Here is the translation of Khatirát-i-Nuh-Saliy-i- Akká, the memoirs of Dr. Yúnis Afrukhtih who served 'Abdu'l-Bahá as His trusted secretary and interpreter from 1900-1909. These were difficult years when the Master was imprisoned in the city of 'Akká, His every move subject to misrepresentation by the Arch-breaker of the Covenant and his associates, and even His life in danger. At the same time the period saw the victories of the construction of the Shrine of the Báb and the House of Worship in Ishqábád, and the rise of the Cause of Bahá'u'lláh in the West.
This important historical record, published in 1952 on the instructions of Shoghi Effendi, has been described as pre-eminent among those works dealing with the history of Covenant-breaking . At the same time it chronicles the daily life in 'Akká of Abdu'l-Bahá and of the little band of devoted believers whose chief joy in life was to be of service to Him; it also describes the pilgrimages to 'Akká of many eminent early Western Bahá'ís including Thomas Breakwell, Hippolyte Dreyfus, Lua Getsinger and Laura Barney, the compiler of Some Answered Questions.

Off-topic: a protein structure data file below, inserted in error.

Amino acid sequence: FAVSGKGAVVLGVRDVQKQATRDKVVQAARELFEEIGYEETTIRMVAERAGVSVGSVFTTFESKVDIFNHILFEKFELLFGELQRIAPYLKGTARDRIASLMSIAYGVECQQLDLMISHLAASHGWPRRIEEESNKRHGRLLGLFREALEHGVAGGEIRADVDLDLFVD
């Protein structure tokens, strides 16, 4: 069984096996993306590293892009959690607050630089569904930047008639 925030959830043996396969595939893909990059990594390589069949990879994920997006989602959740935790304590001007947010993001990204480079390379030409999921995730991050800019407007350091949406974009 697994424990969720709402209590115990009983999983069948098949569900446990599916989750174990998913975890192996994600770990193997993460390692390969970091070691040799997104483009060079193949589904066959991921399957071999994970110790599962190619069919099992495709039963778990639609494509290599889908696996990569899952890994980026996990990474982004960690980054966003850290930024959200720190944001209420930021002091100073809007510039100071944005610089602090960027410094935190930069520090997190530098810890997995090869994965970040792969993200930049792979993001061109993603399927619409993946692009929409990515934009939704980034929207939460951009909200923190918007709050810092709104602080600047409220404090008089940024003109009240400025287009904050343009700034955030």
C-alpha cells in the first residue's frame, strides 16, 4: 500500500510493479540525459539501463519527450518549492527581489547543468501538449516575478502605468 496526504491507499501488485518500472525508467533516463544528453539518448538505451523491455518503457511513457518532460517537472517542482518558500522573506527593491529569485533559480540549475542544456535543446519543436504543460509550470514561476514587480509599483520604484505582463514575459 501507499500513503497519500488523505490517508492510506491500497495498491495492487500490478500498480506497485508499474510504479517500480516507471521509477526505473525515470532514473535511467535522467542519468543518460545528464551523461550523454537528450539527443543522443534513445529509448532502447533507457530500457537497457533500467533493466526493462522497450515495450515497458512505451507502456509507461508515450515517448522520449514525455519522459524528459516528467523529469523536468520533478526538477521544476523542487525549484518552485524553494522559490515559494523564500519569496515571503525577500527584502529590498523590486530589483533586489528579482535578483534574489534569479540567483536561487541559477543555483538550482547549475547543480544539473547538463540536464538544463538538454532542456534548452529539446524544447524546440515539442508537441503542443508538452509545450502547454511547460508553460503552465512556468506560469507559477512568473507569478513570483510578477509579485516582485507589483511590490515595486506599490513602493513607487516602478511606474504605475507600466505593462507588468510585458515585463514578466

Over those nine years Jináb-i-Khán (the title by which Dr. Yúnis Afrukhtih was honoured by Abdu'l-Bahá) served the Master in 'Akká as secretary, translator, envoy and physician. His account of some of the most significant events of the period, his graphic and stirring pen-portraits of Abdu'l-Bahá, and the description of his own emotions - all expressed in a lively and at times mischievous language of humor and wit - make this volume uniquely memorable.